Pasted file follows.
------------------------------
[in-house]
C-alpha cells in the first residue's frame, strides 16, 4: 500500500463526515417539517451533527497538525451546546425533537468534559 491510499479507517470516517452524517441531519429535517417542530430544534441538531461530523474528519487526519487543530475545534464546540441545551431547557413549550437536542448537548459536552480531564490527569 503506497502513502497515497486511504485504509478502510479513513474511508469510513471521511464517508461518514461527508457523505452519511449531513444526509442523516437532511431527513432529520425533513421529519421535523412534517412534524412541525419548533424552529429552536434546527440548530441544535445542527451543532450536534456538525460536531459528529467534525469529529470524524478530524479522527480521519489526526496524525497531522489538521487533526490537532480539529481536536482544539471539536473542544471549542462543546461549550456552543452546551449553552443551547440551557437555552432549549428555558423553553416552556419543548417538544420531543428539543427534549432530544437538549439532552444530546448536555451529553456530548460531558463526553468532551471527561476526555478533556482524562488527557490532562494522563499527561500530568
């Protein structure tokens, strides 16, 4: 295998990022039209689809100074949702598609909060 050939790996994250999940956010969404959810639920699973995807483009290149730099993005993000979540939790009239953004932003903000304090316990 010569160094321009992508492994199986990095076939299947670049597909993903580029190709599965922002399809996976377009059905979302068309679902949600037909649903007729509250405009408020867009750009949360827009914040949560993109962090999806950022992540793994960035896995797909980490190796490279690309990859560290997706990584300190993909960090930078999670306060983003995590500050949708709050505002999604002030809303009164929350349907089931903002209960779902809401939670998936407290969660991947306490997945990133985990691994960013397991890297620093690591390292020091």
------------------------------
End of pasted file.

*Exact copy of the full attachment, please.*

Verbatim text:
[in-house]
C-alpha cells in the first residue's frame, strides 16, 4: 500500500463526515417539517451533527497538525451546546425533537468534559 491510499479507517470516517452524517441531519429535517417542530430544534441538531461530523474528519487526519487543530475545534464546540441545551431547557413549550437536542448537548459536552480531564490527569 503506497502513502497515497486511504485504509478502510479513513474511508469510513471521511464517508461518514461527508457523505452519511449531513444526509442523516437532511431527513432529520425533513421529519421535523412534517412534524412541525419548533424552529429552536434546527440548530441544535445542527451543532450536534456538525460536531459528529467534525469529529470524524478530524479522527480521519489526526496524525497531522489538521487533526490537532480539529481536536482544539471539536473542544471549542462543546461549550456552543452546551449553552443551547440551557437555552432549549428555558423553553416552556419543548417538544420531543428539543427534549432530544437538549439532552444530546448536555451529553456530548460531558463526553468532551471527561476526555478533556482524562488527557490532562494522563499527561500530568
């Protein structure tokens, strides 16, 4: 295998990022039209689809100074949702598609909060 050939790996994250999940956010969404959810639920699973995807483009290149730099993005993000979540939790009239953004932003903000304090316990 010569160094321009992508492994199986990095076939299947670049597909993903580029190709599965922002399809996976377009059905979302068309679902949600037909649903007729509250405009408020867009750009949360827009914040949560993109962090999806950022992540793994960035896995797909980490190796490279690309990859560290997706990584300190993909960090930078999670306060983003995590500050949708709050505002999604002030809303009164929350349907089931903002209960779902809401939670998936407290969660991947306490997945990133985990691994960013397991890297620093690591390292020091």